137 Minutes With Tamara Jenkins

The once-a-decade filmmaker on how to turn life’s gloppiness into cinema.

Tamara Jenkins. Photo: João Canziani. Hair and makeup by Nicole Blais for Exclusive Artists using Flesh Beauty.
Tamara Jenkins. Photo: João Canziani. Hair and makeup by Nicole Blais for Exclusive Artists using Flesh Beauty.

When the filmmaker Tamara Jenkins was about 11 or 12, a man dragged her into his car in an L.A. supermarket parking lot. She was stuck struggling, half-in, half-out of the car, as the stranger tried to push her face toward his exposed schlong with one hand and drive the car out of the parking lot with the other. Even at the time, she was struck by the absurdity of the assailant’s ineptitude: Jesus, either abduct me or assault me. What kind of idiot tries to do both at once?

“It was totally horrifying,” Jenkins says, and then, almost in the same breath, she laughs. “It was such a cartoon.”

She’s telling me this story not to #MeToo, but to illustrate something about the power of images — how the man’s license-plate number was etched into her brain after she tumbled out of the car “like a fish.” But really, this is prime Jenkins material: horrible and hilarious at the same time. Jenkins, 56, has made three feature films — her latest, Private Life, debuts October 5 on Netflix and in limited release in select cities — and they all have this same mixture of queasy intimacy, coal-dark humor, and pure animal panic.

“I’m interested in what people say to each other when they’re pushed to a kind of primitive state,” she says. “They’re in what looks like civilization, but then they’re having some kind of primal, pulsing, gloppy, primordial something. It pushes human behavior to a degree where you really see what they’re feeling.”

Jenkins’s low output — so far, she’s released one film a decade — makes her one of the rare filmmakers at her skill level whose entire oeuvre can be viewed in one evening. She has attributed her long fallow periods in part to a slow creative process; her husband, the screenwriter Jim Taylor, prefers to call her working style “meticulous,” while the late Philip Seymour Hoffman, who starred in her second film, The Savages, called her “not a compromiser.”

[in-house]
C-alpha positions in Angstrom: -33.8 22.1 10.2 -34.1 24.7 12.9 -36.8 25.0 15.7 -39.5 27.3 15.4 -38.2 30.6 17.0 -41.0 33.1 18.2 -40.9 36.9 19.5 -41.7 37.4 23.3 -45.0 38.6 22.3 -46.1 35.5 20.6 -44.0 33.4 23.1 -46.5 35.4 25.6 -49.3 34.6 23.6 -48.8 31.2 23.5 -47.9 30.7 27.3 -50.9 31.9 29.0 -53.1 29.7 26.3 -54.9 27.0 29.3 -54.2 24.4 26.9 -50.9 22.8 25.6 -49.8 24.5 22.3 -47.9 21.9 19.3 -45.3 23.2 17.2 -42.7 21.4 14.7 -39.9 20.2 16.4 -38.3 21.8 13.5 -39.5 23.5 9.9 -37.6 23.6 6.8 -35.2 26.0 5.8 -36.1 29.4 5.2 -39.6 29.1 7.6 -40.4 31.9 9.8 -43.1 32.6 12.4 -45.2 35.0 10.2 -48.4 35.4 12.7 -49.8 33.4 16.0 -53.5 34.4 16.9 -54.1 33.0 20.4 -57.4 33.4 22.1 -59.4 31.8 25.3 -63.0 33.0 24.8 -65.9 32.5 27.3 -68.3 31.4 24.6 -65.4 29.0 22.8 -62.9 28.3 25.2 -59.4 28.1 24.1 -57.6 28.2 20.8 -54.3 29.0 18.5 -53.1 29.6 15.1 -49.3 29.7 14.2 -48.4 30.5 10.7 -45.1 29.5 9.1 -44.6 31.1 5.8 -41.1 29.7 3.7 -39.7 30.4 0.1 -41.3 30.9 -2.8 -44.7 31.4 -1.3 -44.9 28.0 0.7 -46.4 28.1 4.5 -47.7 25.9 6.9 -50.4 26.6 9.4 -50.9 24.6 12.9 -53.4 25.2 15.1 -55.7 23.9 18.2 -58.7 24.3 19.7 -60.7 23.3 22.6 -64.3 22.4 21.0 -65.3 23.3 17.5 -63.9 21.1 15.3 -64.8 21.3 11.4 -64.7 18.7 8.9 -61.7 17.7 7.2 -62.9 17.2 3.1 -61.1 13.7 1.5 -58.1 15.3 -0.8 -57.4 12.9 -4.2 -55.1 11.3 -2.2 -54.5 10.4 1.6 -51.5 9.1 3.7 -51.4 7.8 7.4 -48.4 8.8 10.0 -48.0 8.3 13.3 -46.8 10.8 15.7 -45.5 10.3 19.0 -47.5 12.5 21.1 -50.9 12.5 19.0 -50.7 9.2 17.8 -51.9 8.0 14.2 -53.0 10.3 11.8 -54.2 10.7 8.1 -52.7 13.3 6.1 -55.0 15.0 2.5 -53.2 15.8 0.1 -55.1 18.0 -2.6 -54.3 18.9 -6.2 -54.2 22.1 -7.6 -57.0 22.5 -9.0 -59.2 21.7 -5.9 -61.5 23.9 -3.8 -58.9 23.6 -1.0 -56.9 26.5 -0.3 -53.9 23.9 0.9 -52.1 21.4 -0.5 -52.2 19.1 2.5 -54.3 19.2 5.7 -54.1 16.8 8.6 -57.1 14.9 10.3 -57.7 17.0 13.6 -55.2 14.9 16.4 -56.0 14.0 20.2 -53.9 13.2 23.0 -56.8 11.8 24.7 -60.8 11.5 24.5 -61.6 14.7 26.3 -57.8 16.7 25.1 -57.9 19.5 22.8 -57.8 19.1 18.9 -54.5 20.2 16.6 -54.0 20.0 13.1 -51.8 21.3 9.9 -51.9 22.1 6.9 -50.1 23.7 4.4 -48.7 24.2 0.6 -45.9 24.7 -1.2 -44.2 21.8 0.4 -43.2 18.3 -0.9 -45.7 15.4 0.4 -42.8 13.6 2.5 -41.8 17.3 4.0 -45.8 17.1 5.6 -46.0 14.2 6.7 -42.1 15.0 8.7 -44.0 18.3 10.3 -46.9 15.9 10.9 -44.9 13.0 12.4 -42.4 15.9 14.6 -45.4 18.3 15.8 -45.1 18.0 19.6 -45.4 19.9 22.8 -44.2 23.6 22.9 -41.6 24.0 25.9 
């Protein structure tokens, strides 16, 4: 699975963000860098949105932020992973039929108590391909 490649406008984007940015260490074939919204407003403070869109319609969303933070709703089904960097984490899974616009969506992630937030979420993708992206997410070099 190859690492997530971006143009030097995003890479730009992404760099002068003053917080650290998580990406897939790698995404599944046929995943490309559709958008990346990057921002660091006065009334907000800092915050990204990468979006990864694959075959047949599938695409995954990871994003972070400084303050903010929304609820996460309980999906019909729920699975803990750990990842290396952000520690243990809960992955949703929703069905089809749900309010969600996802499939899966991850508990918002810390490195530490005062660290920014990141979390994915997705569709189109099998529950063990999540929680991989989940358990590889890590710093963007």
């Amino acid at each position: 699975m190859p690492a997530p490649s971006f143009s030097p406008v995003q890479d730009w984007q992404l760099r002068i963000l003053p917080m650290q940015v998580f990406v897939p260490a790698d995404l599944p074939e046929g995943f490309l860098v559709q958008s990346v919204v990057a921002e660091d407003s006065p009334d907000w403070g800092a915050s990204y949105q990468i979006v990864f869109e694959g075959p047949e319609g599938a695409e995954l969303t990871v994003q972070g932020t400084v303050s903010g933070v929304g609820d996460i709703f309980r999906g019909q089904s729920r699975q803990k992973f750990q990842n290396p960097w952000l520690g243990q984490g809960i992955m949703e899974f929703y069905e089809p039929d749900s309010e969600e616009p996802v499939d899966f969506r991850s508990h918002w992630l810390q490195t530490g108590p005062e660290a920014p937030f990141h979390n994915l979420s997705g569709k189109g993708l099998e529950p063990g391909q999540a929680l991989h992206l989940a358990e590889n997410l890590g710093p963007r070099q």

But she has also struggled to get her films made. Gender bias in the film industry is partly to blame, as is the reluctance of studios to bankroll the kind of low-concept character studies she specializes in. (Her films don’t really fit into genres, she notes.)

It also means she has had to choose each project carefully because she knows she’ll have to fight for it. “If I just thought that every turd that comes out somebody’s going to make, maybe I’d have a different relationship to my productivity,” she says. “They’re really hard to make, so you better be in love with it.”

Jenkins came to moviemaking from the experimental-theater scene: Her earliest use of film was still images projected as part of a performance piece, dissolving into each other. The inspiration for her films also often begins with images. This is what she was getting at with the would-be kidnapper’s license plate (which she was right about, by the way — the police tracked him down and later she testified against him in court). “When intense things happen to people, maybe people that are writers are taking pictures with our brains and kind of storing it,” she says.

Private Life, for example, which follows a couple dealing with infertility treatments, opens with an image Jenkins jotted down on a note card almost ten years ago: a woman’s bare hip, a needle in her husband’s hand. Rachel (Kathryn Hahn) lies on her side in bed. The shot frames her abdomen, and it seems romantic, even suggestive, until Richard (Paul Giamatti) stabs her in the ass with a hypodermic full of hormones. “None of the message boards said it was going to hurt like that!” Rachel yelps. “Maybe you just have a lower pain threshold than most people,” Richard offers. So much for romance.